Remembering Penny and David McCall and Yvette Pierpaoli
In this bureaucratic world, Penny, David, and Yvette had a unique way of solving humanitarian problems. When they saw something that needed fixing, they fixed it.
In 1997, the McCalls and Yvette visited a village in Cambodia where there was no source of good water. The consequences were malaria, dengue fever, and other illnesses, especially for children. David said "dig some wells" and a local Frenchman and his men dug ten of them and provided pumps. This took a week and cost $1,500. In an excerpt from his journal, David wrote, "Never has such a small contribution given such undeserved pleasure to its donors. The pumps were dubbed 'Penny Pumps', and they will live in our memory embodied by the happy, healthy faces of this community's children."
Yvette had a similar direct generosity. On her sixtieth birthday, her present to herself was a parcel of land in Cambodia which she gave to three destitute homeless families. One of the husbands was handicapped - he had lost both legs due to a land mine. This couple had also adopted two orphaned children. Executive Director of RI-Japan and RI Board member Geraldine Willcox visited these families earlier this year while on a mission to Cambodia. "The three families which were Yvette's special concern are doing well," Geraldine reported. "The handicapped man is amazing, and his land is by far the best looked after. You can see that he works day and night in the fields."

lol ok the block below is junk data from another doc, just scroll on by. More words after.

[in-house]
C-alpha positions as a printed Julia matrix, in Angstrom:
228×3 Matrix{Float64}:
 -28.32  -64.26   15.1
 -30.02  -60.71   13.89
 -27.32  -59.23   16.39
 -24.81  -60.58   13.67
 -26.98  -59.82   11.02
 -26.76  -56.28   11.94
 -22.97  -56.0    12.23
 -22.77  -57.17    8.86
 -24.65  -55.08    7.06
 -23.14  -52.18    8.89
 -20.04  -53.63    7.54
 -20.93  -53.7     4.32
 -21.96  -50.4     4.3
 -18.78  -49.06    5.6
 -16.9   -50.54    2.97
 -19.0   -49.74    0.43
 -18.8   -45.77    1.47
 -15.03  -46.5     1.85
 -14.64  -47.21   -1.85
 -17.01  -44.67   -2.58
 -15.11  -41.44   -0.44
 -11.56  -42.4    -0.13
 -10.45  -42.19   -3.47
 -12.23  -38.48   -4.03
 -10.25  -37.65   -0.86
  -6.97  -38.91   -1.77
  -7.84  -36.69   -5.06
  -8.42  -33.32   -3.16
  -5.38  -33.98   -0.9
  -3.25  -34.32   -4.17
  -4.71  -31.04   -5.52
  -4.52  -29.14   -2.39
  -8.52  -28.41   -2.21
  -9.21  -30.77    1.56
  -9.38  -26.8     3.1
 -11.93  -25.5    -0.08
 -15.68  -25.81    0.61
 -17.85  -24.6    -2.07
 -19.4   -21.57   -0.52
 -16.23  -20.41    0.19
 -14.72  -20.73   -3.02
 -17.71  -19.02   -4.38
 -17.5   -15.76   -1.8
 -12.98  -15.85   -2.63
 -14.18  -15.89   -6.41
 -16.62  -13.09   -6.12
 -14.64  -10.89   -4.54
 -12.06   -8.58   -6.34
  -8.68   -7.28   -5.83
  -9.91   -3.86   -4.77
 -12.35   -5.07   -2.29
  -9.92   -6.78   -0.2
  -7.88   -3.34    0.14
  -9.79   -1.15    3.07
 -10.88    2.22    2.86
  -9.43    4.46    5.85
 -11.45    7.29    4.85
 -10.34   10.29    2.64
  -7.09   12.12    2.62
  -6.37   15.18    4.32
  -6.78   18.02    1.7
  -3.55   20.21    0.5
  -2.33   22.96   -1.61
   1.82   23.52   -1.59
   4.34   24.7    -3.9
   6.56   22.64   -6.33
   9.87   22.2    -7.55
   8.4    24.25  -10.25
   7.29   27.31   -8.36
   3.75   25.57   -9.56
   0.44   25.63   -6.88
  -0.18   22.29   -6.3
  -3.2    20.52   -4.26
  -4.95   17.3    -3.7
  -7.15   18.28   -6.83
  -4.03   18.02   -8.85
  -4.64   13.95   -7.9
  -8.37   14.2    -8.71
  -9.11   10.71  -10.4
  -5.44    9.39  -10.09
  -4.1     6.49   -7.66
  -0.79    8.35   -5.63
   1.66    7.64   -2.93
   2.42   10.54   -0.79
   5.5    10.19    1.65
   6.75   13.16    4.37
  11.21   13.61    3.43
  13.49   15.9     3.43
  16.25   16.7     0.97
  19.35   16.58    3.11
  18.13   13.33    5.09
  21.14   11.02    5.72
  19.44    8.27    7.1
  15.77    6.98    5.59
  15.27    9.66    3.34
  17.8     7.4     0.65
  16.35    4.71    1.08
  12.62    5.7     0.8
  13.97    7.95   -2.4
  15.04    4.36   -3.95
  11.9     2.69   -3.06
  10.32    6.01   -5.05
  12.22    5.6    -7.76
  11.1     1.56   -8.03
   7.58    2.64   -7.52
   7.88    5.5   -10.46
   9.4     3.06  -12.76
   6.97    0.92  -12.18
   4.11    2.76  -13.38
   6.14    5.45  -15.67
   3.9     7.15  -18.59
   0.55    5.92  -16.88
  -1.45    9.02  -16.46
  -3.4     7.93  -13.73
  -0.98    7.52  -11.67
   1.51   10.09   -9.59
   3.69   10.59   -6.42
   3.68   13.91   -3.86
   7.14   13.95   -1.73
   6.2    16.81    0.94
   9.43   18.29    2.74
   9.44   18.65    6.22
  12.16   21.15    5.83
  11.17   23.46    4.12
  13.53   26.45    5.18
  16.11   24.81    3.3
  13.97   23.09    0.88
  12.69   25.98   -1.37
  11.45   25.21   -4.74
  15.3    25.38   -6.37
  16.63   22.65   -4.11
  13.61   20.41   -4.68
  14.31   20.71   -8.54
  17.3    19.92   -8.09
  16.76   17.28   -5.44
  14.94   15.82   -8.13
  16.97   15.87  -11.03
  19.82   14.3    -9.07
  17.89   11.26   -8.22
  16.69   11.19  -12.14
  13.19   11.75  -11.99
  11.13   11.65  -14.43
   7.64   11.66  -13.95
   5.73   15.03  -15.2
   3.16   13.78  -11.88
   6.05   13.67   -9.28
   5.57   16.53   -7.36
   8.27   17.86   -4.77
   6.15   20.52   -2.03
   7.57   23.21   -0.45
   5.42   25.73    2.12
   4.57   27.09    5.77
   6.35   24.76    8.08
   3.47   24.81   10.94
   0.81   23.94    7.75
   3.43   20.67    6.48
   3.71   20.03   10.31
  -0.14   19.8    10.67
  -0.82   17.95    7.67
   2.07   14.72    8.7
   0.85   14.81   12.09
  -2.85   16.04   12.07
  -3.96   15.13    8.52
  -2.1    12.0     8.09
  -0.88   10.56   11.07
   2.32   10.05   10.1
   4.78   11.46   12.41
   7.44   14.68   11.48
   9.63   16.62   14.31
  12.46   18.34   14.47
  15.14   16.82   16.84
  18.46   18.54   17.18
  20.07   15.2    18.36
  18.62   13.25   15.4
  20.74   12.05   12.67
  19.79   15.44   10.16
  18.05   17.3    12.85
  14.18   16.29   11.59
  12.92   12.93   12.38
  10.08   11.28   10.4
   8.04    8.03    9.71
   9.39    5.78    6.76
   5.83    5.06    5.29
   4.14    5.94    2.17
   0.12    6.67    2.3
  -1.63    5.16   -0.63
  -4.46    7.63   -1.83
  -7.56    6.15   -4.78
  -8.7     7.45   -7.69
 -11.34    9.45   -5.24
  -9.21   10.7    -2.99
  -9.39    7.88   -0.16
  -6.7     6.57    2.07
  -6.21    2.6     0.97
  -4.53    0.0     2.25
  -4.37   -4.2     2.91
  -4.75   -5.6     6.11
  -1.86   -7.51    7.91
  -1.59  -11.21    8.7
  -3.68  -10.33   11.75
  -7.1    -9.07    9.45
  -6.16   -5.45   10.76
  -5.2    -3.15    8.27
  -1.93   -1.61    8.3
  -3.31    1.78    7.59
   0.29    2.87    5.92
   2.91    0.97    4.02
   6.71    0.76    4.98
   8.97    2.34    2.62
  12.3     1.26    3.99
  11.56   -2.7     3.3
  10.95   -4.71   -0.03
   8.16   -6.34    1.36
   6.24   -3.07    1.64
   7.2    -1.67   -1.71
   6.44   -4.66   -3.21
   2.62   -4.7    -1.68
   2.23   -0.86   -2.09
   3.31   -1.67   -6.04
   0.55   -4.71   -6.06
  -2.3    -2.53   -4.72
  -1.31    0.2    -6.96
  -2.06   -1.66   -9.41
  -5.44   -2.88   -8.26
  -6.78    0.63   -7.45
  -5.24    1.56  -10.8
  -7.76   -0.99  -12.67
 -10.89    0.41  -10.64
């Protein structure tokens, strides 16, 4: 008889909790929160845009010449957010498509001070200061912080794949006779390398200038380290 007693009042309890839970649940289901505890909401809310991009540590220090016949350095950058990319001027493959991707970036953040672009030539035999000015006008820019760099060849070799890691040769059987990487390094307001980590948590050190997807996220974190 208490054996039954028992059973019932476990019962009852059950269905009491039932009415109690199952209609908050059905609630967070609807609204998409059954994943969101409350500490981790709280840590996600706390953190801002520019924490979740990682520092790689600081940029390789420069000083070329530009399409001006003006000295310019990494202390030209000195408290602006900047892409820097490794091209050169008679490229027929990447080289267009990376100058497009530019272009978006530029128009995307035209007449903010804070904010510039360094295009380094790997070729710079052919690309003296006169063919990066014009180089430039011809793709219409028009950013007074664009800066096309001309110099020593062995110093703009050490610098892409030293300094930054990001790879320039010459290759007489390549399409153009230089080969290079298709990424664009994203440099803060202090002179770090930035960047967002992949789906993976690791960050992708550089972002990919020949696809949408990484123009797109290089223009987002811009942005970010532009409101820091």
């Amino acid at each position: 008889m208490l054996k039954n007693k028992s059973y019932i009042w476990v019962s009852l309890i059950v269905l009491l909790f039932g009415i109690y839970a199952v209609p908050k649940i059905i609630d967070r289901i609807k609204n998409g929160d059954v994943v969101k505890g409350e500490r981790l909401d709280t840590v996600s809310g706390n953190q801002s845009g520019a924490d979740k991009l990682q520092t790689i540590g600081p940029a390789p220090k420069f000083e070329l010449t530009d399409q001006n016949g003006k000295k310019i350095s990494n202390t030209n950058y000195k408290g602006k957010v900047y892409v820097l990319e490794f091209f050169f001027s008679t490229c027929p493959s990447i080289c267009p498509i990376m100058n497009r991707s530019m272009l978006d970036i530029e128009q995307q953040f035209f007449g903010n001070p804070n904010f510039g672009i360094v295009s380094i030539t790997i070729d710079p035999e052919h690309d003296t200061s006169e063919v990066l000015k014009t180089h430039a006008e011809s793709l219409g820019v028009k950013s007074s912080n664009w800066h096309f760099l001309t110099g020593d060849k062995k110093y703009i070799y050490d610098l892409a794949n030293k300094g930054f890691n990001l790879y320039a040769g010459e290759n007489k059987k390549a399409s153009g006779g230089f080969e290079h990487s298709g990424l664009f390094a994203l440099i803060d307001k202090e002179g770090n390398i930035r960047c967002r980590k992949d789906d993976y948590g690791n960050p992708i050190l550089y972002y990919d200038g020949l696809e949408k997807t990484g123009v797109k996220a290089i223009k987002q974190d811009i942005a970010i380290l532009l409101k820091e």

Geraldine also visited another project in the nearby village. The McCalls and Yvette had started a project to feed soya milk, bread and eggs to schoolchildren who had been extremely malnourished. Geraldine reported, "The project is going well and has been taken over by another organization that will continue these efforts as long as needed." Penny, David, and Yvette were killed April 18, 1999 in Albania while on an RI mission to assist Kosovar refugees. But their work lives on, and we honor their legacy by assisting the grassroots projects they inspired and supported with their hearts and pocketbooks.
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Founded in 1979, Refugees International (RI) is a non-profit advocacy organization based in Washington, DC. RI accepts no government or UN funding, making it an independent voice on behalf of refugees and the displaced throughout the world.